Saturday, March 15, 2014

Irlen Syndrome

(Note: Another blog post despite Lent. My experience yesterday has been surprising, and possibly important in my pursuit of answers.)

For years, I've known there was something wrong with my vision. I just didn't know what it was.

About a year ago, I started working with the Idaho Commission for the Blind. I met them through services for Abi, but when Shane found out about my eyesight problems, he asked me if I'd like to also pursue assistance for myself. Since I have never been diagnosed as legally blind, I was skeptical.

It turned out that although I'm not legally blind, I do have significant functional vision impairment.I've written before about receiving accessible reading material through BARD, which has been a blessing.

Along the way, when Shane heard about my vision symptoms, he said, "That sounds like it could be Irlen Syndrome."


Of course, I started researching. In a nutshell, Irlen Syndrome is a profound sensitivity to certain wavelengths of light that cause the brain to become overstimulated. This leads to different effects in different people, but common symptoms include a lack of depth perception, difficulty or fatigue when reading, a misperception of motion, trouble with faces, headaches and visual stress. Sound familiar? Well, it felt like someone was looking inside my brain for the first time.

On March 14, our family drove to Spokane where Little Mister and I were scheduled to be screened for Irlen syndrome.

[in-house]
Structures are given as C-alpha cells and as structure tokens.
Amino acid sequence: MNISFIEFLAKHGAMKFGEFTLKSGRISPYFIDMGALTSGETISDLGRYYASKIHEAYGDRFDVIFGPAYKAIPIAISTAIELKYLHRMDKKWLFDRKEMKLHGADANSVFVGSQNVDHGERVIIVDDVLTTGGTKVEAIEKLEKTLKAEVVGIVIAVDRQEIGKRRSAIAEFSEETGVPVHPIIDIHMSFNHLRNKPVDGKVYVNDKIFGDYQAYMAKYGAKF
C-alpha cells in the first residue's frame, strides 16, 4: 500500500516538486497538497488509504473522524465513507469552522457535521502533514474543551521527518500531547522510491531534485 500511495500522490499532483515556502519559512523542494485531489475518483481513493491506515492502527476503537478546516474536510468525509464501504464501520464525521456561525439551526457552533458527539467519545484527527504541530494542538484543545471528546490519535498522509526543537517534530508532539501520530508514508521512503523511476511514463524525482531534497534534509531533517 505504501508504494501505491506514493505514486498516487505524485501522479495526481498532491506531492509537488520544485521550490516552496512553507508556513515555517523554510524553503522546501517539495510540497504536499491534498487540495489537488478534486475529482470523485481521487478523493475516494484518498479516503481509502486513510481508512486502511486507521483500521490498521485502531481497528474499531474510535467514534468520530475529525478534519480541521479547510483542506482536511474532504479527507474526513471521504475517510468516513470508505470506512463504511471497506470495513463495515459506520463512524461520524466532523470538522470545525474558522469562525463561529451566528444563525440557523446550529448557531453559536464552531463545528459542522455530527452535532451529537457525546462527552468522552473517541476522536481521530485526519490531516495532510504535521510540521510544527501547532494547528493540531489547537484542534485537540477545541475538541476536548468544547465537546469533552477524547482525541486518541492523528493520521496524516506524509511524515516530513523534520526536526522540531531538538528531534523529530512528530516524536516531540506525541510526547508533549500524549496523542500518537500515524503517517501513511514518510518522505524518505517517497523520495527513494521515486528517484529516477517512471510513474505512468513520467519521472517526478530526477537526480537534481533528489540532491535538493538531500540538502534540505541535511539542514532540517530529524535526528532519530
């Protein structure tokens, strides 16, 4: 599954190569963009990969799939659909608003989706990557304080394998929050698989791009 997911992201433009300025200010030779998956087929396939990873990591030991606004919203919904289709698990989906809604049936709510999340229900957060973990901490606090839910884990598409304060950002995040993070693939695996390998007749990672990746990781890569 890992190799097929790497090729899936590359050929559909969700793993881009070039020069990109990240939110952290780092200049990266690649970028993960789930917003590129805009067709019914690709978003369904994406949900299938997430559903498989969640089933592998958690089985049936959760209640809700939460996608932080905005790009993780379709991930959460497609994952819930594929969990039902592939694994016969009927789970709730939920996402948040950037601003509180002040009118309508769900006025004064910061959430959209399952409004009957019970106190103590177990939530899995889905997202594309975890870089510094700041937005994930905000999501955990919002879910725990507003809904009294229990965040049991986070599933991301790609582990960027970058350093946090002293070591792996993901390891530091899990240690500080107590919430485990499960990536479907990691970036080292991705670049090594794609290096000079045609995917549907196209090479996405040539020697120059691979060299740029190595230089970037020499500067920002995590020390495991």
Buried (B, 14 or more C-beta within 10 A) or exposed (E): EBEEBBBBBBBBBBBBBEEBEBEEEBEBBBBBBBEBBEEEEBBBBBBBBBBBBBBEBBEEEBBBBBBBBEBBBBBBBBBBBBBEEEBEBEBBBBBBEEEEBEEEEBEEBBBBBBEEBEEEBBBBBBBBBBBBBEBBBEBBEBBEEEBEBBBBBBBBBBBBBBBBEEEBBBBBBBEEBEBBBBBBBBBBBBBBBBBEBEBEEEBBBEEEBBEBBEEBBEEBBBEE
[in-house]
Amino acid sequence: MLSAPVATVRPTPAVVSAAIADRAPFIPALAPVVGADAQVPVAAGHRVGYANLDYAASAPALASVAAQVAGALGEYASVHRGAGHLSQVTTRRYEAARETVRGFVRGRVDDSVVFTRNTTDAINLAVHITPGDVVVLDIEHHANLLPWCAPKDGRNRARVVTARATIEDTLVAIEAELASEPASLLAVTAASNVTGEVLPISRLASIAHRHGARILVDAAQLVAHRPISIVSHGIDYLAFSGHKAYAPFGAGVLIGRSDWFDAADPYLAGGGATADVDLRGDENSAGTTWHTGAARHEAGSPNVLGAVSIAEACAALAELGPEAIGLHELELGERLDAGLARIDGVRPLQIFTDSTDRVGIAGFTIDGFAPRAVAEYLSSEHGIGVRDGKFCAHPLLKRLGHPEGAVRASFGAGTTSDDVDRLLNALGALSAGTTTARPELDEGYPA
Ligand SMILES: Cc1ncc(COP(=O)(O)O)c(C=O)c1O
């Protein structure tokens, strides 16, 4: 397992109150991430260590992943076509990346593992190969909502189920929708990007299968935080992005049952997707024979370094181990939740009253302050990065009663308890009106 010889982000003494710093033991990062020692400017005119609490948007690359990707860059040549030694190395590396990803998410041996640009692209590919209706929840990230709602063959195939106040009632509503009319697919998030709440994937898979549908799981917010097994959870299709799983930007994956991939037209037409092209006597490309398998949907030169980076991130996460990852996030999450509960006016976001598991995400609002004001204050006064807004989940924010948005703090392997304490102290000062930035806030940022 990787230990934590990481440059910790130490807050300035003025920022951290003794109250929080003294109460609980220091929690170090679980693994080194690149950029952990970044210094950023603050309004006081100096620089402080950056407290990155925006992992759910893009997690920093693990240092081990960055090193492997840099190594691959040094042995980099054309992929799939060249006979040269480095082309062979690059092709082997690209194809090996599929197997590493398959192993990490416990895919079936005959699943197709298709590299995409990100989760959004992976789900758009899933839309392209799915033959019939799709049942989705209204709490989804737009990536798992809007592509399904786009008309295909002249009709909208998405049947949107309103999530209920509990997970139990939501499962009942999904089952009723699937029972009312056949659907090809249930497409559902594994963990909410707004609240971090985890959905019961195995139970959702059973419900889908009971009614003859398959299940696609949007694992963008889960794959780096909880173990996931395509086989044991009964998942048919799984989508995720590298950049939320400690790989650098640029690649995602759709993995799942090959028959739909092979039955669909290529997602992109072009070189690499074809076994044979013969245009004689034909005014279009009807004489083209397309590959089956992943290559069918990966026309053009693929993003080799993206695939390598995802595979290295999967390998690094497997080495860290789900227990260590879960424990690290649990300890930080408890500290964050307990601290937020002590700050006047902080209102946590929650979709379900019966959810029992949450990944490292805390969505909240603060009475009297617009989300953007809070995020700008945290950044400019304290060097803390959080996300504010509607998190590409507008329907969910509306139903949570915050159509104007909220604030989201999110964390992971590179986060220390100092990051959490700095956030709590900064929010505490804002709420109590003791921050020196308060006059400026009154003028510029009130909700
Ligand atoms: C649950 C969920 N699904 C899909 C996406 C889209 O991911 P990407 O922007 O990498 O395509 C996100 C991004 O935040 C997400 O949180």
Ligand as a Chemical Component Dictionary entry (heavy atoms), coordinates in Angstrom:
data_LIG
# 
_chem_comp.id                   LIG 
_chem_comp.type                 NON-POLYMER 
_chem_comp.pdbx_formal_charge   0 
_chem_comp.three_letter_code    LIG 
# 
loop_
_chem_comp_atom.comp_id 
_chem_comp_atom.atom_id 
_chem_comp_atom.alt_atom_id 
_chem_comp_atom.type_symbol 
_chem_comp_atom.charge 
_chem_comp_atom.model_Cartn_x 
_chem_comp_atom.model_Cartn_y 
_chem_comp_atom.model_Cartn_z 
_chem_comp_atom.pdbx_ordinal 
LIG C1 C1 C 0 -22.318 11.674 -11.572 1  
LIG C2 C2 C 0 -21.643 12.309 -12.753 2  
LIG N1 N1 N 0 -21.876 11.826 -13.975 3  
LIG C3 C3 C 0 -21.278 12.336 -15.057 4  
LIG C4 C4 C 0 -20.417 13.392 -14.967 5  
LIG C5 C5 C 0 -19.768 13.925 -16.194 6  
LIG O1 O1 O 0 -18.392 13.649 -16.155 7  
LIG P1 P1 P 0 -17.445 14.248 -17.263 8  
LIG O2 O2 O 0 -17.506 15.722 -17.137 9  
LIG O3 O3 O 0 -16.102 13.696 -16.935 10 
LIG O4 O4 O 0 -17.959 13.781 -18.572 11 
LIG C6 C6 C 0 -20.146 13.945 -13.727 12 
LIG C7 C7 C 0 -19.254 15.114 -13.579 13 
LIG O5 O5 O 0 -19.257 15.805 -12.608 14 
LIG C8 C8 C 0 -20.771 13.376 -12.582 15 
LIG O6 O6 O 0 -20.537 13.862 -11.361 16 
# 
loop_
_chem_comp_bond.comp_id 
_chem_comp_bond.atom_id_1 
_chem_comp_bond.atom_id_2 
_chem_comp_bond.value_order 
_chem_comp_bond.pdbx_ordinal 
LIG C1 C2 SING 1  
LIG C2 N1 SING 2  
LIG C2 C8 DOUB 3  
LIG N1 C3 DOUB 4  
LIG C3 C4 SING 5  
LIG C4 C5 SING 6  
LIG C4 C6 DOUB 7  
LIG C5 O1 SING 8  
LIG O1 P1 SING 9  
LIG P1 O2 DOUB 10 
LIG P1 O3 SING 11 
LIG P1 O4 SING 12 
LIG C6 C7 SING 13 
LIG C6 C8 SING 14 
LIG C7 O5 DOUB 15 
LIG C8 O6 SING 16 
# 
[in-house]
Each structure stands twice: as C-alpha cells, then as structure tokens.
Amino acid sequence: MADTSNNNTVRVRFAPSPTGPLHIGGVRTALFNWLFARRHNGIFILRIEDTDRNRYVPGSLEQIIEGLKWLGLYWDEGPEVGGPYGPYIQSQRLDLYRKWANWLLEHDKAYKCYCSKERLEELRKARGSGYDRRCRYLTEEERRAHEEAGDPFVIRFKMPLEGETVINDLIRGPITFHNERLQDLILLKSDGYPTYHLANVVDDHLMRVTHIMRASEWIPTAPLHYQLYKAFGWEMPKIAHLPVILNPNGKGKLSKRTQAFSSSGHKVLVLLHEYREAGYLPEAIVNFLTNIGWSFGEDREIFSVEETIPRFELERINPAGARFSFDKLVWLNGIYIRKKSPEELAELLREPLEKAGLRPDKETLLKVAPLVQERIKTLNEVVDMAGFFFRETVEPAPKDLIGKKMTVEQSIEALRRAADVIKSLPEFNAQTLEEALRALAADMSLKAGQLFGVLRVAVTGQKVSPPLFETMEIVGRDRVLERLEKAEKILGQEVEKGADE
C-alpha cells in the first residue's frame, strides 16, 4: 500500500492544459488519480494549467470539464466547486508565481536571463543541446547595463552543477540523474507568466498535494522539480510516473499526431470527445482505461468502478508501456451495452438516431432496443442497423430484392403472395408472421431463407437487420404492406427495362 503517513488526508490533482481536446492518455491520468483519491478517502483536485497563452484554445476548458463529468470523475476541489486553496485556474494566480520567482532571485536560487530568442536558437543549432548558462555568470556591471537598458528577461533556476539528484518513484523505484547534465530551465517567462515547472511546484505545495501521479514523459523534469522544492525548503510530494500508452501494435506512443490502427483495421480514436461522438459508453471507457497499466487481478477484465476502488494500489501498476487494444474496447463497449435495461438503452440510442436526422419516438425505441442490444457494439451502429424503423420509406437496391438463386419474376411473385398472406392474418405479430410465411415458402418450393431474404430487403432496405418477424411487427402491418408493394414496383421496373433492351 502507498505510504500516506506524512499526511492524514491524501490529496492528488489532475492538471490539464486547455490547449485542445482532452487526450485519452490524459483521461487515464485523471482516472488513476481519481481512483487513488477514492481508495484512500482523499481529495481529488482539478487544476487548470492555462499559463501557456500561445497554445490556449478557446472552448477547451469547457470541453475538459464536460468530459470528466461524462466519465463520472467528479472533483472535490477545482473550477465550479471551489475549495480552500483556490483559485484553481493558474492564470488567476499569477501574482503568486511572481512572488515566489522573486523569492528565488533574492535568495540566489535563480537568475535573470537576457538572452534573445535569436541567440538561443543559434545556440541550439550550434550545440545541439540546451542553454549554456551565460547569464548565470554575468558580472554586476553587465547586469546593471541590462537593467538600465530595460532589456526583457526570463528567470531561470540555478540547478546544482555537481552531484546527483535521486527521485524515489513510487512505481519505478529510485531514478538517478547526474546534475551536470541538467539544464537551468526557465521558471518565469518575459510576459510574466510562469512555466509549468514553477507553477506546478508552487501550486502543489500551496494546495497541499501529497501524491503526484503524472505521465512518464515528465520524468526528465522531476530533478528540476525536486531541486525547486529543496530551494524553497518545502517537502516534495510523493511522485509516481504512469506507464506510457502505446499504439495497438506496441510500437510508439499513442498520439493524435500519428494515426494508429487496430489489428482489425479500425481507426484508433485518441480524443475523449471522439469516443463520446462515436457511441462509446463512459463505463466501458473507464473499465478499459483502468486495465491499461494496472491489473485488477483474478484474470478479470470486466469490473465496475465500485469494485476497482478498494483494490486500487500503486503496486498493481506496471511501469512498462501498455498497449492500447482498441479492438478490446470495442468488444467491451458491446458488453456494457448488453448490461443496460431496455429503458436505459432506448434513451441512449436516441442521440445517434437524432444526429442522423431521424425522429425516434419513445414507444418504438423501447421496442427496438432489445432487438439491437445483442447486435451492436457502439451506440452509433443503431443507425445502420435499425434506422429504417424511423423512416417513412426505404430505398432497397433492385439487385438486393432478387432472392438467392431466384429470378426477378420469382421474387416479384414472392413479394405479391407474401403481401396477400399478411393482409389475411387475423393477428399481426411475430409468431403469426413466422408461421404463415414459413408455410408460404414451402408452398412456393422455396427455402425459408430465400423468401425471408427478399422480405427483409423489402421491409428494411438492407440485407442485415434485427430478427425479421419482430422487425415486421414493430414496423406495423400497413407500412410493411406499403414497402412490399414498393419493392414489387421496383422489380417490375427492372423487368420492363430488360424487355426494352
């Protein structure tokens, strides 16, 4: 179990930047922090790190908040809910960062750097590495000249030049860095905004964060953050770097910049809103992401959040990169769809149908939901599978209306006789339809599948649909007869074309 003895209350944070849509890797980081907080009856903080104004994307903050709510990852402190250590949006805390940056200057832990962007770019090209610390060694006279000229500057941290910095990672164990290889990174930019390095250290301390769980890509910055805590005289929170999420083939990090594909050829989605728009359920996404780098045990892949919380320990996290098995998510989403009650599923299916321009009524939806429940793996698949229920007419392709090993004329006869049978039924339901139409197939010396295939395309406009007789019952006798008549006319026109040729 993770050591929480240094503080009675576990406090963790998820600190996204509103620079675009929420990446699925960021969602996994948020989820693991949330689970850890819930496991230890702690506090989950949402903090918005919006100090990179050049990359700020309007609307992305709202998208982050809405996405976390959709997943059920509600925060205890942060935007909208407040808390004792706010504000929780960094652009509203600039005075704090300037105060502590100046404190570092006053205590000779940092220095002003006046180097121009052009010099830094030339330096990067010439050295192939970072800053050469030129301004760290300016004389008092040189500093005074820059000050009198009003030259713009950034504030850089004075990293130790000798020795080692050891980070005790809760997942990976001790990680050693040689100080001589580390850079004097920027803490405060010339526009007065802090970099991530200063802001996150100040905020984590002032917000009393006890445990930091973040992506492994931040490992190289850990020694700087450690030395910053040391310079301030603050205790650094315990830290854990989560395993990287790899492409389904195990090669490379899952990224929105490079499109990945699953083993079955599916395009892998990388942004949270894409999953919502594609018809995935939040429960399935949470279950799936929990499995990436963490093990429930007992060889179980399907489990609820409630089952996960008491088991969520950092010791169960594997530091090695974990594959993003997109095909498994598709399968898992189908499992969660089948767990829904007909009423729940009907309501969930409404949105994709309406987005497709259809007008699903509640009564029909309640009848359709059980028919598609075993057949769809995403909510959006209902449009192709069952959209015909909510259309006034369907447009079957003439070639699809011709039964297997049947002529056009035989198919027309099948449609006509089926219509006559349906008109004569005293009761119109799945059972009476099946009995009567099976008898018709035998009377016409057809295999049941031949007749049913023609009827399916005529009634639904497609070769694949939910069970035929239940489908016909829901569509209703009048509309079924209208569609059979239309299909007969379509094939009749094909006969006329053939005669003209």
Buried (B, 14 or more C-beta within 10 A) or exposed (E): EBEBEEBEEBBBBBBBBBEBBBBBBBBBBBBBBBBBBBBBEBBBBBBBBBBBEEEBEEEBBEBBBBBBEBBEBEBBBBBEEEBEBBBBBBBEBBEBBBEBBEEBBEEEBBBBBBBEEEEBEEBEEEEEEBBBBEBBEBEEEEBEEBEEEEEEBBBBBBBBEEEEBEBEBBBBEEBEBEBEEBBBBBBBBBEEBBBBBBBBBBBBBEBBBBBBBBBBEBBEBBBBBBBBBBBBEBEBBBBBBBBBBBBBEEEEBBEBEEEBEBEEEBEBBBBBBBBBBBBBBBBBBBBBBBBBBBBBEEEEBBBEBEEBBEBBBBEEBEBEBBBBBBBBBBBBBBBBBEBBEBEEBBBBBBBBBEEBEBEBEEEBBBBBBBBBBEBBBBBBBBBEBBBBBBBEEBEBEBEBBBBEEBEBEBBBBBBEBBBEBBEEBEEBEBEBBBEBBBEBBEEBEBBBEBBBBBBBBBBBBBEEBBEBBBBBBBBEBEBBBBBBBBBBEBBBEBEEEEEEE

He was determined to have a possible or mild case; I was diagnosed with a severe case.

No surprise there.

The main treatment is colored lenses that block the wavelength of light that causes the most problems. They also use colored overlays on reading material. Different colors help different people. I spent hours going through combinations of colored lenses and reading charts, papers and samples, as well as looking outdoors at distance objects, depth and light.

At this point, I'm still a bit of a skeptic. I've been to so many different eye doctors and had so many different lenses prescribed that I'm reluctant to get my hopes up for much improvement. Still, this time, the questions were different. "Does the text move or shake on the page? Do walls or objects sometimes seem to loom toward you? Is it hard to sort out what you're actually seeing?" Well, yeah. But I've never admitted these to anyone for fear of being called crazy. "Does this color improve your perception of depth when looking at a staircase?" Surprisingly, yes, it does! Instead of the stairs looking flat, like a photograph, they actually look as if they have dimension, and I don't have to feel with my toe to accurately locate the first one!

My glasses have been sent off  to a special lab in Seattle to be tinted. Weeks from now, when they come back, I'll start wearing the special color that has been chosen for me, and see if some of the visual chaos that I experience daily goes away.

This poster, (source) really first piqued my interest. While the cynic in me admits that everyone uses brain scans to legitimize their pseudo-scientific claims, this photo made so much sense merely in terms of what I experience. Overload. Too much info. Fatigue and disorientation constantly. Maybe it looks like a brain on overload, and maybe it doesn't, but it's the first time anyone has acknowledged my crazy symptoms and legitimized the idea that we really know so little about how the brain works that we may indeed miss a perceptual processing disorder like mine.